Sheltered by a cliff was the house of the Shamkhál, then the town on a steep declivity, surrounded by the camp, and to the east the immeasurable steppe of the Caspian sea.

SEE La steppe rouge.

R71942, 5Dec50, Alice Beer (Sister) LA STEPPE ROUGE, par J. Kessel.

After the steppe cat, what?

Helen W. Thurber (W) & Rosemary Thurber Sauers (C); 3Jan64; R329021. 4 drawings to illustrate After the steppe cat, what: The aardvark, and others.

After the steppe cat, what; 4 drawings; The aardvark, the wombat, the steppe cat, the bandicoot.

After the steppe cat, what; 4 drawings; The aardvark, the wombat, the steppe cat, the bandicoot.

SEE La steppe rouge.

R71942, 5Dec50, Alice Beer (Sister) LA STEPPE ROUGE, par J. Kessel.

After the steppe cat, what?

Helen W. Thurber (W) & Rosemary Thurber Sauers (C); 3Jan64; R329021. 4 drawings to illustrate After the steppe cat, what: The aardvark, and others.

After the steppe cat, what; 4 drawings; The aardvark, the wombat, the steppe cat, the bandicoot.

After the steppe cat, what; 4 drawings; The aardvark, the wombat, the steppe cat, the bandicoot.

Round about the town stretched the grey-green steppe, freshened by the river-side, but burned down to the suffering earth itself on the horizon.

I was tramping along a Black Sea road one night, and was wondering where I should find a shelter, when suddenly a little voice cried out to me from the darkness of the steppe.

He started up with one finger to his ear and then darted out, leaving the door open and letting the steppe air pour in.

Up to the rim of the horizon Where veiling mists all soft enclose, Runneth the blossoming of flowers, The Steppe's green ocean waving flows.

Flowers innumerable are now, like illuminated capitals of Nature's alphabet, flecking, with their sheen-dots, prairie, steppe, mountain and meadow, the ear

If the cold, bald-headed mountains, the wild, stony reaches of poverty-stricken regions, moor, morass, steppe and prairie are made the pasturage of sheep innumerable, the thousands of rivers in both hemispheres will not be suffered to run to waste through another century.

He pranced his pony about, and was cheerful and jolly like his comrades, the merry sons of the steppe.

"Just lookwhat a handsome steppe!" "Just such a fine sand steppe as at home in our own country!" sighed one of the Cossacks, beginning to hum a song of his home.

"Just lookwhat a handsome steppe!" "Just such a fine sand steppe as at home in our own country!" sighed one of the Cossacks, beginning to hum a song of his home.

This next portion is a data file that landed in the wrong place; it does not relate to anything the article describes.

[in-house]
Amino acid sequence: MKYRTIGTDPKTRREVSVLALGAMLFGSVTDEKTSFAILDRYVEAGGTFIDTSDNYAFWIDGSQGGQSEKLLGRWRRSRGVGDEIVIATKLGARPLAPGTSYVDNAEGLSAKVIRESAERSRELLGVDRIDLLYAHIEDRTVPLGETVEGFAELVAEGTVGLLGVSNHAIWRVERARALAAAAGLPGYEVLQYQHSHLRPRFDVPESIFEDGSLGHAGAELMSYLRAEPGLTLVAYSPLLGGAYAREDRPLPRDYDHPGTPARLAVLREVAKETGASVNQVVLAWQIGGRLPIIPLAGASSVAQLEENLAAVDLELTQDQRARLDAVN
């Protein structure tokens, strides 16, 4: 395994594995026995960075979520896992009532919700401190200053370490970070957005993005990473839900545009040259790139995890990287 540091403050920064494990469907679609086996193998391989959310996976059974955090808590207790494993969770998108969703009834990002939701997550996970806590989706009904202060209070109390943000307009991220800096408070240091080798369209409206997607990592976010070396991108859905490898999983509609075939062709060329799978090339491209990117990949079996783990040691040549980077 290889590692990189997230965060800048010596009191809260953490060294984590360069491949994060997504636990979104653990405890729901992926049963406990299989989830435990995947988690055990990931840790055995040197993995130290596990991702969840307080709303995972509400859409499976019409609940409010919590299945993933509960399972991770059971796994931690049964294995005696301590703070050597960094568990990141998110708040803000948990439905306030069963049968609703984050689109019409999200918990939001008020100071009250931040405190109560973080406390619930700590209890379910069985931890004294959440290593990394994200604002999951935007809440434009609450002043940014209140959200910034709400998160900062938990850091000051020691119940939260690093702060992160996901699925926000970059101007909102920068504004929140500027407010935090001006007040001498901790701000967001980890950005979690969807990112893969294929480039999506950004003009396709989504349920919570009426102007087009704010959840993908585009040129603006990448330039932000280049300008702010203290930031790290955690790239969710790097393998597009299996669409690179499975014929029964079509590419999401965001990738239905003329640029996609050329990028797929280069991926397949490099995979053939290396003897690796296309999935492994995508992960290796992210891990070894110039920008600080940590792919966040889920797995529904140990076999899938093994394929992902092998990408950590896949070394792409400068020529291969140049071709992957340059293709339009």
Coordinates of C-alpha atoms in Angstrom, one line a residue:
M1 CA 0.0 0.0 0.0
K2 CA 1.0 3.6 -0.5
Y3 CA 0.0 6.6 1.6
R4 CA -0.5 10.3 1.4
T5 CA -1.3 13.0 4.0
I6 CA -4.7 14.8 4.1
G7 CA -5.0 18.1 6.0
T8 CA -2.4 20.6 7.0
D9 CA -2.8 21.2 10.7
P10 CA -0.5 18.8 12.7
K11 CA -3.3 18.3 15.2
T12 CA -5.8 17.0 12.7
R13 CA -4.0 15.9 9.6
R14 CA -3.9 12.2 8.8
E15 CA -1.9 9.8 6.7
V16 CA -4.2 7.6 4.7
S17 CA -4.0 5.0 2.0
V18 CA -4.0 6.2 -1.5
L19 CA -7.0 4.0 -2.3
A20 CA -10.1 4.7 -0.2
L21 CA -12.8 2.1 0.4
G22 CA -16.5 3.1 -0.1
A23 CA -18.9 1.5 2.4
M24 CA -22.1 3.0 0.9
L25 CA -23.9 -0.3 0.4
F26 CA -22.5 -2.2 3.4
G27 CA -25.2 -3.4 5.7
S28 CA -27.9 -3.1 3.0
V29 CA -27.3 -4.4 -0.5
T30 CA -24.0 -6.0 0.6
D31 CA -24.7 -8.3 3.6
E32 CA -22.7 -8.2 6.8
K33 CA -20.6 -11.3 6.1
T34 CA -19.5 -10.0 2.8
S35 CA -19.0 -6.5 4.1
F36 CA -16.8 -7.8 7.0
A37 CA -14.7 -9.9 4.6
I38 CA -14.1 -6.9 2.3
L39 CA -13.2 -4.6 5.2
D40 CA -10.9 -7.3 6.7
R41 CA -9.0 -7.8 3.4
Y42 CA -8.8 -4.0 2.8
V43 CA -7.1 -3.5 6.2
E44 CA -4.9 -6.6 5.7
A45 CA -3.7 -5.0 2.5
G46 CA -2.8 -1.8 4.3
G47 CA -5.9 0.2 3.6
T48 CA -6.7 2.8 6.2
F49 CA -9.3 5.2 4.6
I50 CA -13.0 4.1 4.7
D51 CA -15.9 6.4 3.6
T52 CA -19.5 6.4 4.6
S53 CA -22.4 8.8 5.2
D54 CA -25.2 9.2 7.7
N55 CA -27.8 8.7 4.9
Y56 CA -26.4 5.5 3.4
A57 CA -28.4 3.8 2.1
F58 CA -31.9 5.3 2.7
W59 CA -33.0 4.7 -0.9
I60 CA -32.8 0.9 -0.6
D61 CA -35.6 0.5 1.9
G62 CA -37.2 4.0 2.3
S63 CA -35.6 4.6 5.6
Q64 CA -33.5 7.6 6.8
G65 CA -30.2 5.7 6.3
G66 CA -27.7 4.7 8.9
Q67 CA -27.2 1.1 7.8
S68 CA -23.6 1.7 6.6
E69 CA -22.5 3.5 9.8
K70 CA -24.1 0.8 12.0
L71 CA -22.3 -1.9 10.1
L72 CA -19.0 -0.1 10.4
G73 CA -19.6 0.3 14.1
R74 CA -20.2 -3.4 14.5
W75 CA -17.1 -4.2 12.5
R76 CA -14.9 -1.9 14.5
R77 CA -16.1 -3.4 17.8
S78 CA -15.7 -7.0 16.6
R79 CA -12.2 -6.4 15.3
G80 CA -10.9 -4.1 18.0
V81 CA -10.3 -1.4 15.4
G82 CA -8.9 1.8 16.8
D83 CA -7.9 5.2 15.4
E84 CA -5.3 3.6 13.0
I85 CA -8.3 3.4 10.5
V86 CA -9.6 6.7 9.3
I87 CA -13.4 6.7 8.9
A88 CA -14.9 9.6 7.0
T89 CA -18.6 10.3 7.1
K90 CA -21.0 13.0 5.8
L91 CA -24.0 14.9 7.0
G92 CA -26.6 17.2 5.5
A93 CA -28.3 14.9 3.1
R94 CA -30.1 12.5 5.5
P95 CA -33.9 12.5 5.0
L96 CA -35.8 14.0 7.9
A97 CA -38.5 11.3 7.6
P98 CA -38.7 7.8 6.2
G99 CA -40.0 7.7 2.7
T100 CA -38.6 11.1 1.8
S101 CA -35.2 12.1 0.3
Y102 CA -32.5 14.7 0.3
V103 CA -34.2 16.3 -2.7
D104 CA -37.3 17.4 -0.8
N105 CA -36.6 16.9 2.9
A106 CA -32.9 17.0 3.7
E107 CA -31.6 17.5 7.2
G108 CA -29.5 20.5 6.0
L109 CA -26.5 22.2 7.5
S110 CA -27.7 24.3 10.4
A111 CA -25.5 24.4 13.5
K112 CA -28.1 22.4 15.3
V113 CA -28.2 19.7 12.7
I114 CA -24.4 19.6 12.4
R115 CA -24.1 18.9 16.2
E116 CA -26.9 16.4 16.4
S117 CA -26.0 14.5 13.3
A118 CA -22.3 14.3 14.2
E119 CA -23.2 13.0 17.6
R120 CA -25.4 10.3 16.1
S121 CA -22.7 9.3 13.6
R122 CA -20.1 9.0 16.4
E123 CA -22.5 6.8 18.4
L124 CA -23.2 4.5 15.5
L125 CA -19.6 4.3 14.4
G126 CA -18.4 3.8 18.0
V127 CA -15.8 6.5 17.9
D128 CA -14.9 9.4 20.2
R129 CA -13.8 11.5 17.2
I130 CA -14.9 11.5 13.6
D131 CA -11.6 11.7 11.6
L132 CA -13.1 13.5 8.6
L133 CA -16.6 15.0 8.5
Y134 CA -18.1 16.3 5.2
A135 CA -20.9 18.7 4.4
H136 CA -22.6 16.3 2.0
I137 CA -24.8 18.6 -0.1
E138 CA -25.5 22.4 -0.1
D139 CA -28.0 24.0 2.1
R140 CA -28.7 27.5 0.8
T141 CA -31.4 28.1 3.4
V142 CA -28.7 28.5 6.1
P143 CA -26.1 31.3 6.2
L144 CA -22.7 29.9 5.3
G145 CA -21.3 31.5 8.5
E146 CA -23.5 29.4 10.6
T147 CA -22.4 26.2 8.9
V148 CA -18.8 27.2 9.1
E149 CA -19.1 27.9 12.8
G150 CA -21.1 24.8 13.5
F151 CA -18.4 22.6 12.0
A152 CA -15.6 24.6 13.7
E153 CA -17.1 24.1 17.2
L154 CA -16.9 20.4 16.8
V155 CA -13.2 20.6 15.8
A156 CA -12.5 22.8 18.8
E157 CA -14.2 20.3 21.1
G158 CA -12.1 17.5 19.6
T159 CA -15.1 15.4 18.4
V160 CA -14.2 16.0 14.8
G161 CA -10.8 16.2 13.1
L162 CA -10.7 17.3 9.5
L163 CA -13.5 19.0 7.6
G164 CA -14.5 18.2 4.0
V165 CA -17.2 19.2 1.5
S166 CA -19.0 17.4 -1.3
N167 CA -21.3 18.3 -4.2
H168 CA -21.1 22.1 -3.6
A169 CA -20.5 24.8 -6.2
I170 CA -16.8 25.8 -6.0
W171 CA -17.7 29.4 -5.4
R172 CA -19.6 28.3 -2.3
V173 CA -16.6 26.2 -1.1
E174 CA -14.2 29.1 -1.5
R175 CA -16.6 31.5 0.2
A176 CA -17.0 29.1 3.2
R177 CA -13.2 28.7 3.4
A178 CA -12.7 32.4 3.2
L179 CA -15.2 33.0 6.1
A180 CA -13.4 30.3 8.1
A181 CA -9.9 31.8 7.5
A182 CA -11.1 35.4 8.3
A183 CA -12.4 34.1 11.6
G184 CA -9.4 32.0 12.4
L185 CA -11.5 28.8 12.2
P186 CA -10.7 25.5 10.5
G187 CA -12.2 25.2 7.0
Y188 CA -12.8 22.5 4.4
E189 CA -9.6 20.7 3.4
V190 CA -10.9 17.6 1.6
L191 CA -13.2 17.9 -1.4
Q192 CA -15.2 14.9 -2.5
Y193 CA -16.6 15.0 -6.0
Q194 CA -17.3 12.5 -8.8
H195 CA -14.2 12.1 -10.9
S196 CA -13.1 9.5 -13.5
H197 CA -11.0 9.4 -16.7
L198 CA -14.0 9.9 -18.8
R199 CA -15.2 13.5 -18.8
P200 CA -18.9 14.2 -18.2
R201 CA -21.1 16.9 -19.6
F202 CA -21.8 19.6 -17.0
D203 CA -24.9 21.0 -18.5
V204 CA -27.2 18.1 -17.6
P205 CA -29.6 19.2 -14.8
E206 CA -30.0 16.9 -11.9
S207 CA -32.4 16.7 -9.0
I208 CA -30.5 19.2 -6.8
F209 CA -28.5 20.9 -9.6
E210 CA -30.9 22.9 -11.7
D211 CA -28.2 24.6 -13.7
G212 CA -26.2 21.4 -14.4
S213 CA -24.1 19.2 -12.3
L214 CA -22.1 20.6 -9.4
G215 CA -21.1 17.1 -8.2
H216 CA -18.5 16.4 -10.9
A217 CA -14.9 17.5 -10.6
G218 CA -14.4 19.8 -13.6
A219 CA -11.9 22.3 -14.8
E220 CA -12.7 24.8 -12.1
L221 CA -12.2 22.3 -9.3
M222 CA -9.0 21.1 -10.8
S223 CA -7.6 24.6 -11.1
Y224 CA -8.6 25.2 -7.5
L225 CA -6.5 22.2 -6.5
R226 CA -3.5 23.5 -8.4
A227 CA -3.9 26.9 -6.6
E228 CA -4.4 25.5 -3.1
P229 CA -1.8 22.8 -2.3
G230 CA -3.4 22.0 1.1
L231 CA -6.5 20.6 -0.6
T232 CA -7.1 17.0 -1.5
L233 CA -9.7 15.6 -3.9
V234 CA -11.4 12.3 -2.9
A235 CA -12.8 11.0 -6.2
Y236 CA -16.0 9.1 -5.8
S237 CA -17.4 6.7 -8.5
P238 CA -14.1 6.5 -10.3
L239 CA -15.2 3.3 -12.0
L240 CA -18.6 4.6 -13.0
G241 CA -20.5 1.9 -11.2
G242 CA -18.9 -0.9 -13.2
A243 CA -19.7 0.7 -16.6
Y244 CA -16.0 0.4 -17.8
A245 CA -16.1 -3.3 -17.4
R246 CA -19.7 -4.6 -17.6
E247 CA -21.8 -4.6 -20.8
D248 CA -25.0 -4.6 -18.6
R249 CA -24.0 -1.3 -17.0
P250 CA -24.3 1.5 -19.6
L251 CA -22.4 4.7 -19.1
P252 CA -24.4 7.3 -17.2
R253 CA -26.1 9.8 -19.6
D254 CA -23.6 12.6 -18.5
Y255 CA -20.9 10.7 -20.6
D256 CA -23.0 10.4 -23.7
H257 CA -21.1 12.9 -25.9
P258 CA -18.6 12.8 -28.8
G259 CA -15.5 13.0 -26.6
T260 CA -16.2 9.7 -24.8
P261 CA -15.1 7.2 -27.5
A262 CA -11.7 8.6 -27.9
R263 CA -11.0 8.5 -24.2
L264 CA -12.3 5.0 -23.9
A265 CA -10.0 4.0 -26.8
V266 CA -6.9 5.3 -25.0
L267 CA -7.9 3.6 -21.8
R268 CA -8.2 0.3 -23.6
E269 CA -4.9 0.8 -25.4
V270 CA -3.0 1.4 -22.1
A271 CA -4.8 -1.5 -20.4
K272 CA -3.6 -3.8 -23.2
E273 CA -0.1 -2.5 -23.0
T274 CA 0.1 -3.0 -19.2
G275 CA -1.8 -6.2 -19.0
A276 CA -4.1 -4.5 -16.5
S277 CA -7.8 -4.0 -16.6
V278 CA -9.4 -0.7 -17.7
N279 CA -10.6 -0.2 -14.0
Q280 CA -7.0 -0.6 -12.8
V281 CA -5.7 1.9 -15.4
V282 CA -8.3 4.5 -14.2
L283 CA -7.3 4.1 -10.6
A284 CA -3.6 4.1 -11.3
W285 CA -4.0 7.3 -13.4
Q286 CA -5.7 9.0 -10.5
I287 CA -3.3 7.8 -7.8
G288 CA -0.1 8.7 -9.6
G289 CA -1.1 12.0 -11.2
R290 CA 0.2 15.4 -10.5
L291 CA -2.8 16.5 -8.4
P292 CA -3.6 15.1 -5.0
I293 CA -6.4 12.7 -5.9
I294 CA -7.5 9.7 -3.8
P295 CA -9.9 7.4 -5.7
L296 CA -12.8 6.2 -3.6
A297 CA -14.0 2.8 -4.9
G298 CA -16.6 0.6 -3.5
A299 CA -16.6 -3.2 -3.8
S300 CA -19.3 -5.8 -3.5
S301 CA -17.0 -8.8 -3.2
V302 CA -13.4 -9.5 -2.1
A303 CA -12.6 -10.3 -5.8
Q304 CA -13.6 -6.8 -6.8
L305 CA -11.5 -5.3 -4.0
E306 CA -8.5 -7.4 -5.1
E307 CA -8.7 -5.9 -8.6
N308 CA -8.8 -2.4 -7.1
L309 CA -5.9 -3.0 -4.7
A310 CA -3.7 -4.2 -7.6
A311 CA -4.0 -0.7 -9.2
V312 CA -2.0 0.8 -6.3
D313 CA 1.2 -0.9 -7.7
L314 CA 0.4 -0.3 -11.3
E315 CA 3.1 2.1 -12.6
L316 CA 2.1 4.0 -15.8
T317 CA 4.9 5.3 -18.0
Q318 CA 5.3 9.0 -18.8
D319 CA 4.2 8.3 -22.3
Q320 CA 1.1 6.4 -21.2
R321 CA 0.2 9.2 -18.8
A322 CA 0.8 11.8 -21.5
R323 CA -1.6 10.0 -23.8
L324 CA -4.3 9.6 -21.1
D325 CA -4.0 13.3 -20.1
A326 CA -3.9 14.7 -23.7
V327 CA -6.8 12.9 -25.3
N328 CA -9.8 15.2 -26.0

"What a pleasure it would be to race over this steppe!" "Come on, then, let us get up a race over this splendid steppe," said a fourth, "and let us sing one of the songs we are used to at home.

"What a pleasure it would be to race over this steppe!" "Come on, then, let us get up a race over this splendid steppe," said a fourth, "and let us sing one of the songs we are used to at home.

He charged with the others over the Berlin steppe, and blew the smoke out of his pipe.

It was all overgrown with steppe grass, with dandelions, and with gooseberry and raspberry bushes; but there was plenty of shade in it, a number of old lime-trees growing there, of singularly large stature, with eccentrically ordered branches.

A] no steppe.

This immense chain of mountains, which has never even been named, stretches from the fifty-first to the sixtieth degree of latitude in one almost continuous ridge, and at last breaks off abruptly into the Okhotsk Sea, leaving to the northward a high level steppe called the "dole" or desert, which is the wandering ground of the Reindeer Koraks.

I only know that just before noon we left the tundra, as this kind of moss steppe is called, and descended gradually into a region of the wildest, rockiest character, where all vegetation disappeared except a few stunted patches of trailing-pine.

It is difficult for one who has had no experience of northern life to get from a mere verbal description a clear idea of a Siberian moss steppe, or to appreciate fully the nature and extent of the obstacles which it presents to summer travel.

It will readily be seen that travel in summer, over a great steppe covered with soft elastic moss, and soaking with water, is a very difficult if not absolutely impracticable undertaking.

As we rested our dogs a few moments upon the summit, before commencing our descent, we tried to discern through the gathering gloom the black tents which we imagined stood somewhere beneath our feet; but nothing save the dark patches of trailing-pine broke the dead white of the level steppe.

The rising moon was just throwing into dark, bold relief the shaggy outlines of the peaks on our right, as we roused up our dogs and plunged into the throat of a dark ravine which led downward to the steppe.

Gradually, however, our speed slackened, and we came out into the moonlight on the hard, wind-packed snow of the open steppe.

Above the tumult I could hear Dodd's voice, hurling imprecations in Russian at his yelping dogs, which, in spite of his most strenuous efforts, were dragging him and his capsized sledge across the steppe.

They seemed at first sight to be illy calculated to withstand the storms which in winter sweep down across this steppe from the Arctic Ocean; but subsequent experience proved that the severest gales cannot tear them from their fastenings.

Give them a small herd of reindeer, and a moss steppe to wander over, and they ask nothing more from all the world.

[Illustration: TENTS AND REINDEER OF THE WANDERING KORAKS] Surrounding the tent in every direction were the deer belonging to the band, some pawing up the snow with their sharp hoofs in search of moss, others clashing their antlers together and barking hoarsely in fight, or chasing one another in a mad gallop over the steppe.